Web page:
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39 F.

3d 1176
74 A.F.T.R.2d 94-6788, Pens. Plan Guide P 23906Q

NOTICE: Fourth Circuit I.O.P. 36.6 states that citation of

unpublished dispositions is disfavored except for establishing
res judicata, estoppel, or the law of the case and requires
service of copies of cited unpublished dispositions of the Fourth
Frances J. DAVIS; Lavaughn T. Davis, Plaintiffs-Appellants,
UNITED STATES of America, Defendant-Appellee.
No. 93-2047.

United States Court of Appeals, Fourth Circuit.

Submitted: October 4, 1994.
Decided: October 27, 1994.
Rehearing Granted, Opinion Vacated February 7, 1995.

Appeal from the United States District Court for the District of Maryland,
at Baltimore. Alexander Harvey II, Senior District Judge. (CA-92-366)
Frances J. Davis, LaVaughn T. Davis, Appellants Pro Se.
Gary R. Allen, Regina Sherry Moriarty, United States Department of
Justice, Washington, D.C., for Appellee.
Before HAMILTON and MOTZ, Circuit Judges, and BUTZNER, Senior
Circuit Judge.

Frances J. Davis and LaVaughn T. Davis, husband and wife, appeal from the
district court's order granting summary judgment to the United States in their
suit seeking a refund of excise taxes paid by FJDMAS, Ltd., a Maryland

The relevant facts are undisputed. The Davises each own a onethird interest in
the FJDMAS partnership. The remaining one-third interest is owned by Mark
A. Stephens, Ltd., a Maryland corporation. The Davises each own 10 percent of
that stock. The remaining 80 percent is owned by LaVaughn T. Davis, P.C., a
District of Columbia corporation. LaVaughn Davis owns all stock in that
corporation. The Mark A. Stephens corporation and the LaVaughn T. Davis
corporation are participating employers in two qualified defined contribution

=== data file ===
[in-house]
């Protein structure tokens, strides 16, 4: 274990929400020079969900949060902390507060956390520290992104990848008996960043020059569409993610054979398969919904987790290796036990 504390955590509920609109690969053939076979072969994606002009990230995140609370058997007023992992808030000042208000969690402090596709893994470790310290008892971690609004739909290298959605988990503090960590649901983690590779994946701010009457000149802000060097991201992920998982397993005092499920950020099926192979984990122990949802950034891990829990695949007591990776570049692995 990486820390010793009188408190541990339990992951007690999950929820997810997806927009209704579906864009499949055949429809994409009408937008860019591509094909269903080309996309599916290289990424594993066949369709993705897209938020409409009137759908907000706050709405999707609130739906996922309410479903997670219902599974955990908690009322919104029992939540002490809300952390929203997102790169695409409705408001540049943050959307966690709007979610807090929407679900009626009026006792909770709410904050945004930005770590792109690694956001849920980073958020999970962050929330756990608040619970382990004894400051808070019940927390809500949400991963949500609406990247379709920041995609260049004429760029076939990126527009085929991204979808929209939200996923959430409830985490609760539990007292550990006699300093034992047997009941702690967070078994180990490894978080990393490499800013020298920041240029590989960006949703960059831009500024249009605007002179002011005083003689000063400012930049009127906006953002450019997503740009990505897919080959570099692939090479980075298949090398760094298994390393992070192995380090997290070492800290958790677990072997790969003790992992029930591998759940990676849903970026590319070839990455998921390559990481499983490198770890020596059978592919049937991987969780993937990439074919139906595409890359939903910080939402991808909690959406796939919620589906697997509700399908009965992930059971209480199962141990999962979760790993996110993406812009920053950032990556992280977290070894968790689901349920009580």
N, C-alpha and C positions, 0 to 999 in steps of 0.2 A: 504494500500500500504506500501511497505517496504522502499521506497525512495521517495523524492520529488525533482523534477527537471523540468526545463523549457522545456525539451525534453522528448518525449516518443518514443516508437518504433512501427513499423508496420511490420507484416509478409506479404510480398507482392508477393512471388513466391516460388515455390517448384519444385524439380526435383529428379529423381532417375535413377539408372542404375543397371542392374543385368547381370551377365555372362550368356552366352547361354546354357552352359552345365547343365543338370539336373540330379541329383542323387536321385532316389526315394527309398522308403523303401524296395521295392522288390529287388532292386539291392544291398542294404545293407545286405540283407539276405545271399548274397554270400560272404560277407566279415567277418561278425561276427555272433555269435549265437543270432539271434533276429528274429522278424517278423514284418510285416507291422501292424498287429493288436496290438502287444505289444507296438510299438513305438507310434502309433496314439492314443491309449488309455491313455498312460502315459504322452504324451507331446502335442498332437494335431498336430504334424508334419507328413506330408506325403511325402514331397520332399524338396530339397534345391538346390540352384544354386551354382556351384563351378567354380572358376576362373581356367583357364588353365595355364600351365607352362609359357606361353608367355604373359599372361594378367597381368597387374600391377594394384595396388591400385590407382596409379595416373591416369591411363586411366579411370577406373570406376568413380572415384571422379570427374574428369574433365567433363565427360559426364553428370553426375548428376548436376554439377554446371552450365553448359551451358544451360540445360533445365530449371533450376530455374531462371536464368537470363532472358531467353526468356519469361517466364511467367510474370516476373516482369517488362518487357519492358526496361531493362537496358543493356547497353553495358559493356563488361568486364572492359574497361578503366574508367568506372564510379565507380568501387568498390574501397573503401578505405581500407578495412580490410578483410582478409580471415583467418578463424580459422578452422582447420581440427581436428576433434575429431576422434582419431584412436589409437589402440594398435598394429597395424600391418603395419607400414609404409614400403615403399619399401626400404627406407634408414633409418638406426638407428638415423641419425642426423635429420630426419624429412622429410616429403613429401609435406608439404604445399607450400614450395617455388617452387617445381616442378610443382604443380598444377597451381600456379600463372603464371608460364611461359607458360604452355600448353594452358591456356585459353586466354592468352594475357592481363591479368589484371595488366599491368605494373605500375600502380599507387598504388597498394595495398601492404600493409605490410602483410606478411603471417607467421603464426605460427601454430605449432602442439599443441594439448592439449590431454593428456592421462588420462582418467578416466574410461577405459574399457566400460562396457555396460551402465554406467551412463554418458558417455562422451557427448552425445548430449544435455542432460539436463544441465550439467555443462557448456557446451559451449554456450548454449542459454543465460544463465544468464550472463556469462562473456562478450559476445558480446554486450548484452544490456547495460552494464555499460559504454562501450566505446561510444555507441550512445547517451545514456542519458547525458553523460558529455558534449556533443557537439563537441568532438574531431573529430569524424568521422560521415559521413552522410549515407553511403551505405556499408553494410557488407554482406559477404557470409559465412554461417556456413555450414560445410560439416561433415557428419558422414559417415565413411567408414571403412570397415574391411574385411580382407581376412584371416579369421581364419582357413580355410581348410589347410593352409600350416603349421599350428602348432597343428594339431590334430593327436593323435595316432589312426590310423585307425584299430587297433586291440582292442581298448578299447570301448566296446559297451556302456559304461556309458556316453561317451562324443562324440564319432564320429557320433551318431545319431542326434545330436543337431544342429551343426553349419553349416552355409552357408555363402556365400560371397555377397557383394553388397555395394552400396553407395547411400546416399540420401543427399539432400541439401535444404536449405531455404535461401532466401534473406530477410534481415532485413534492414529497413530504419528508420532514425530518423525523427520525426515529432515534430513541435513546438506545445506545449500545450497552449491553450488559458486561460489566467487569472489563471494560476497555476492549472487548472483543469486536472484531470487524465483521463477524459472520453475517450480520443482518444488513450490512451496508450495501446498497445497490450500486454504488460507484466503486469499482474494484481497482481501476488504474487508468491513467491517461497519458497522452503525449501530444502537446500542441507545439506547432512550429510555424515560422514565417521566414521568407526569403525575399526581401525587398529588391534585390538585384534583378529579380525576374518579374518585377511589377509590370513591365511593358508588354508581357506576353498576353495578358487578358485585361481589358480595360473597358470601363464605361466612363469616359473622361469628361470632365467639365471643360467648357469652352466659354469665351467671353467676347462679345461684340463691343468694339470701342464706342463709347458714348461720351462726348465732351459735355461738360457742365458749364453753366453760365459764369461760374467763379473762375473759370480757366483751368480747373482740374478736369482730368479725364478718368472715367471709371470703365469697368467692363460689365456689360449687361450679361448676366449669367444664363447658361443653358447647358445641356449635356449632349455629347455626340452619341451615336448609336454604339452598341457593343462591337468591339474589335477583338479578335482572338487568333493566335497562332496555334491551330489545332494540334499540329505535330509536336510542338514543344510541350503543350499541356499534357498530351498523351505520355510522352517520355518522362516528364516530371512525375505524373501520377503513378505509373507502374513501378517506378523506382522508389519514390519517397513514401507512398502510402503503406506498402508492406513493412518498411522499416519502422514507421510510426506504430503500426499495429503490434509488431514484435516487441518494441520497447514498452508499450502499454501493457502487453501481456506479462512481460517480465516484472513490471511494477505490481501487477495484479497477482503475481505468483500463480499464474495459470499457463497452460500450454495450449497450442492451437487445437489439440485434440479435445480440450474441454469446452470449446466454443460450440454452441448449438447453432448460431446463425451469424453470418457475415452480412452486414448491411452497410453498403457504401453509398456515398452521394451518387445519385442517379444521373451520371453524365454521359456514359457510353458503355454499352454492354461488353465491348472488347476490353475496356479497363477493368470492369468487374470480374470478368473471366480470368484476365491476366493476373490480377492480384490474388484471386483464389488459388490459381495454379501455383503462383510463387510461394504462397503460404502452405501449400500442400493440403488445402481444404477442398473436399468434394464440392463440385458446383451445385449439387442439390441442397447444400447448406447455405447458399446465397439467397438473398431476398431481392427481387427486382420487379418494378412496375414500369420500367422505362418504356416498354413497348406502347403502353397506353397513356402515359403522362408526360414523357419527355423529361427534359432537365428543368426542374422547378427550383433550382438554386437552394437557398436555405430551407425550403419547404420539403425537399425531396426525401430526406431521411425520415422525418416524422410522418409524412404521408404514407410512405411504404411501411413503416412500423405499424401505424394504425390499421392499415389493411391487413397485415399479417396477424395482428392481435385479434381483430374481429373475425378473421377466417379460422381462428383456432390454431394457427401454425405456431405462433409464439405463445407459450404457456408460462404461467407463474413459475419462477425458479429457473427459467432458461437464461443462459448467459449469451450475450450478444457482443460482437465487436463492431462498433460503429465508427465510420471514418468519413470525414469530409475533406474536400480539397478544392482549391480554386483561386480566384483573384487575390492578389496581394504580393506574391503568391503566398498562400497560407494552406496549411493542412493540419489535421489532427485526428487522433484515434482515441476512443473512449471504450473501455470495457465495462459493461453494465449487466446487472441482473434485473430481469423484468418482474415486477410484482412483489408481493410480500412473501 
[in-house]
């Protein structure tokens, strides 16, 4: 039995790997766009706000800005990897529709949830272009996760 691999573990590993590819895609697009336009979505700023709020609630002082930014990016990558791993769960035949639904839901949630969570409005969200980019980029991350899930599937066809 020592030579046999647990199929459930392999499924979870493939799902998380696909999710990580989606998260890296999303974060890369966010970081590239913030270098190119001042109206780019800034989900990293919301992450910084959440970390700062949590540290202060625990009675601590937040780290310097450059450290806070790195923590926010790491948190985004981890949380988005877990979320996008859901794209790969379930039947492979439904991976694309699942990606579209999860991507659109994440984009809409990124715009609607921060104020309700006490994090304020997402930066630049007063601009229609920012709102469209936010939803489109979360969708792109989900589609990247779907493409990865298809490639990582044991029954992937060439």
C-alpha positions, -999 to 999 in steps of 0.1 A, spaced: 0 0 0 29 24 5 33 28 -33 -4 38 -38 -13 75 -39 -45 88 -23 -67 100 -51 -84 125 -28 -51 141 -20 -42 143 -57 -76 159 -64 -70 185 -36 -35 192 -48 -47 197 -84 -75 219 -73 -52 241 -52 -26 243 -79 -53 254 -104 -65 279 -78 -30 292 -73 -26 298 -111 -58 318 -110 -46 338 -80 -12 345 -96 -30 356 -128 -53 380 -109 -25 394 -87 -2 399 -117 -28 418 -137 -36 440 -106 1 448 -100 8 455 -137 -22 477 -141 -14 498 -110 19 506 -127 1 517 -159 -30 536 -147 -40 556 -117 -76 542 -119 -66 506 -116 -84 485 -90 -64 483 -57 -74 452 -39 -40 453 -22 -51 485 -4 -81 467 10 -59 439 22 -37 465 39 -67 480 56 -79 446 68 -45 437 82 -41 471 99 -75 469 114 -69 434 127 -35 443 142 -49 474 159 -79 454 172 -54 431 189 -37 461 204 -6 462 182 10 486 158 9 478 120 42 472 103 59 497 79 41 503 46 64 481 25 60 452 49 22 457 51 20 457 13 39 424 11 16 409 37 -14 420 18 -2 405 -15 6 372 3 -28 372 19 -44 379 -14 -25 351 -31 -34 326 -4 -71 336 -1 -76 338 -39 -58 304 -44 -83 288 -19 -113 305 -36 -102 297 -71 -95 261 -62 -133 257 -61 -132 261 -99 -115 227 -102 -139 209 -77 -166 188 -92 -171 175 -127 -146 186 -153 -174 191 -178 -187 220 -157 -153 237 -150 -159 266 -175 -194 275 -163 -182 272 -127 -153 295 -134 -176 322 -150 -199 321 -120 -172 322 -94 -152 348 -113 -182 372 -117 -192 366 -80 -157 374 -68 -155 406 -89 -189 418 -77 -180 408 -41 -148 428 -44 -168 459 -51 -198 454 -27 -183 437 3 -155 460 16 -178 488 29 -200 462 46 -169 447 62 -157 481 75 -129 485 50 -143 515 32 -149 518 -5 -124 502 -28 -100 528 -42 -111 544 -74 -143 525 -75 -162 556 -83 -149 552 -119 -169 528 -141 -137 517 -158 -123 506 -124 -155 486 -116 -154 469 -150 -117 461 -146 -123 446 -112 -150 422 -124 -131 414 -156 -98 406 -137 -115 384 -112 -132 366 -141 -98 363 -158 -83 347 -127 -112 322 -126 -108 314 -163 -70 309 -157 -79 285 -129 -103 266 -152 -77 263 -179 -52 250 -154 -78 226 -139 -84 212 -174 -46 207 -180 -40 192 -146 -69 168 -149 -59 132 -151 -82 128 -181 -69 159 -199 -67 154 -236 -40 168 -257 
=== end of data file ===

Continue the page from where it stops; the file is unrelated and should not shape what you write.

pension plans: the LaVaughn T. Davis, P.C. Profit Sharing Plan 001 and the
LaVaughn T. Davis, P.C. Money Purchase Plan 002.

On May 12, 1984, the Plans loaned $180,000 to FJDMAS in exchange for a
note executed by the Davises in their capacities as general partners of
FJDMAS. The Internal Revenue Service determined that FJDMAS was a
"disqualified person" within the meaning of I.R.C. Sec. 4975(e)(2) and that the
loan was a "prohibited transaction" within the meaning of Sec. 4975(c), thereby
triggering the excise tax provided in that section. The Service assessed a total of
$12,567 against FJDMAS for the tax years 1986, 1987, 1988, and 1989.

After FJDMAS paid the assessment in full, the Davises instituted this refund
suit, pro se, in district court. From its order granting summary judgment to the
United States, the Davises appeal.

The United States claims, for the first time in this appeal, that the Davises
lacked standing to institute this refund suit. We agree.

Standing is jurisdictional and cannot be waived. See Smith v. County of

Albemarle, 895 F.2d 953 (4th Cir.) (assertion, first raised on appeal, that
plaintiffs lacked standing presented a question of jurisdiction vel non and thus
had to be considered), cert. denied, 498 U.S. 823 (1990); Fed.R.Civ.P. 12(h)(3);
see also National Org. for Women, Inc. v. Scheidler, 62 U.S.L.W. 4073, 4075
(U.S.1994) ("Standing represents a jurisdictional requirement which remains
open to review at all stages of the litigation.").

District courts have original jurisdiction over "[a]ny civil action against the
United States for the recovery of any internal-revenue tax alleged to have been
erroneously or illegally assessed or collected." 28 U.S.C. Sec. 1346(a)(1). This
Court interprets Sec. 1346(a)(1) to allow only "one against whom the tax was
erroneously assessed or collected " to bring a suit for refund. Martin v. United
States, 895 F.2d 992, 994 (4th Cir.1990) (emphasis added).

Here, the Davises were neither assessed nor did they pay the tax at issue.

Therefore, they did not have standing to maintain this action. Accordingly, we
vacate the judgment of the district court and remand with directions to dismiss
the action for lack of jurisdiction. We dispense with oral argument because the
facts and legal contentions are adequately presented in the materials before the
Court and argument would not aid the decisional process.